Teaching and Courses

My goal in teaching is to excite others about physics. I hope to share my enthusiasm as I teach the following subjects.  Please click on the titles to find fun photos and videos from these courses.

General Education

PHYS 105: Physics in Everyday Life
PHYS 114: The Optics of Life: An Introduction to Biomedical Imaging

Upper Level Courses for Physics Majors

PHYS 211: Newtonian Mechanics
PHYS 222: Electricity, Magnetism, and Waves
PHYS 308: Introductory Quantum Mechanics
PHYS 361: Thermal Physics
PHYS 373: Classical and Modern Optics
PHYS s30: Electronics

Research Courses

PHYS 360: Independent Study
PHYS 457, 458: Senior Thesis

Laboratory Courses

PHYS 107: Classical Physics
PHYS 108: Modern Physics


General Education:

PHYS 105: Physics in Everyday Life

Designed for nonscience majors with no prior background in physics, this course introduces physics by studying how everyday objects work. Laws of motion, electric and magnetic forces, light and optics, and other physics topics are examined through the study of cameras, space travel, musical instruments, wind turbines, ball sports, color paints, bumper cars, roller coasters, photocopying machines, lasers, and medical imaging.

Prof. Durst on a fire extinguisher “rocket cart.”

A brave student with the Van de Graaff generator

Laser beam scattering through fog.





 

PHYS 114: The Optics of Life: An Introduction to Biomedical Imaging

Why do we use microscopes with thin tissue slices but x-rays to image through the entire body? This course explores the physics of light and life through various biomedical imaging techniques. Topics include optical microscopes, ultrasound, x-rays, and magnetic resonance imaging (MRI). Students gain hands-on experience through field trips and the use of the Bates Imaging and Computing Center.

Laser beam scattering through fog

The Lewiston Fire Department demonstrates their Thermal Imaging camera.

Fluorescence from tonic water (left) versus tap water (right)

Image of the Bates Historic Quad through a homemade pinhole camera

Student Portrait taken through a Thermal Imaging Camera

Students get a tour of St. Mary’s Hospital Imaging facility.

Student athlete gets up close and personal with x-rays.

Prof. Durst illustrates CT scanning.

CT scanner from tour of St. Mary’s Hosptial Imaging facility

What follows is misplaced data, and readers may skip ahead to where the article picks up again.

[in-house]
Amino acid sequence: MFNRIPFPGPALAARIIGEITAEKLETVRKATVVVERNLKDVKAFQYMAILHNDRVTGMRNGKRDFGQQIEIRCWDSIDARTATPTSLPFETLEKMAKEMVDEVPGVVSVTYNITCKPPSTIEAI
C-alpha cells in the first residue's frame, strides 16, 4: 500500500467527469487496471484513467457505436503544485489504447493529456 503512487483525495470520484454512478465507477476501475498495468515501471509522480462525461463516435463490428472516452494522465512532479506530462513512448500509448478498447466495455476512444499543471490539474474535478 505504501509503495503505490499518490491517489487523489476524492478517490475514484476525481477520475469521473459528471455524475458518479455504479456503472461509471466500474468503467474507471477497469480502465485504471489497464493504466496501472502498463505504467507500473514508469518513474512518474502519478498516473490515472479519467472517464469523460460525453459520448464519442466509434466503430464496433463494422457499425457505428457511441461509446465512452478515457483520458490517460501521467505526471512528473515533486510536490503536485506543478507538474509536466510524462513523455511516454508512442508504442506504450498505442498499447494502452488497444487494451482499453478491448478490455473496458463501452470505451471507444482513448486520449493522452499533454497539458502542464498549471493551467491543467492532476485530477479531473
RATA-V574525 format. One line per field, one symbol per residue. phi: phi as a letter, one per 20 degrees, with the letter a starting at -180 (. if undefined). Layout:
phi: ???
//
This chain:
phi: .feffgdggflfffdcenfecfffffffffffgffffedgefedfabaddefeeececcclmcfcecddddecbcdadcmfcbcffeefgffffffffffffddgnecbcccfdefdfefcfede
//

Upper Level Courses for Physics Majors:

PHYS 211: Newtonian Mechanics

A rigorous study of Newtonian mechanics. Beginning with Newton’s laws, the concepts of energy, momentum, and angular momentum are developed and applied to gravitational, harmonic, and rigid-body motions.

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A student bravely demonstrates conservation of momentum with a CO2 fire extinguisher rocket cart.

PHYS 222: Electricity, Magnetism, and Waves

A detailed study of the basic concepts and fundamental experiments of electromagnetism. The development proceeds historically, culminating with Maxwell’s equations. Topics include the electric and magnetic fields produced by charge and current distributions, forces and torques on such distributions in external fields, properties of dielectrics and magnetic materials, electromagnetic induction, and electromagnetic waves.

PHYS 308: Introductory Quantum Mechanics

An investigation of the basic principles of quantum mechanics in the Schrödinger representation and the application of these principles to tunneling, the harmonic oscillator, and the hydrogen atom. Basic theoretical concepts such as Hermitian operators, Ehrenfest’s theorem, commutation relations, and uncertainty principles are developed as the course proceeds.

Good times in Quantum Mechanics, Fall 2012


PHYS 361: Thermal Physics

The theory of equilibrium states is developed in a general way and applied to specific thermodynamic systems. The concepts of classical and quantum statistical mechanics are formulated. The ability to understand partial derivatives is expected.


PHYS 373: Classical and Modern Optics

A general course on light treated as an electromagnetic wave, including the theory and operation of common optical instruments. A significant part of the course is devoted to topics in modern optics, such as the use of lasers and the nonlinear effects produced by intense light sources.

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A mysterious hologram. Who is it?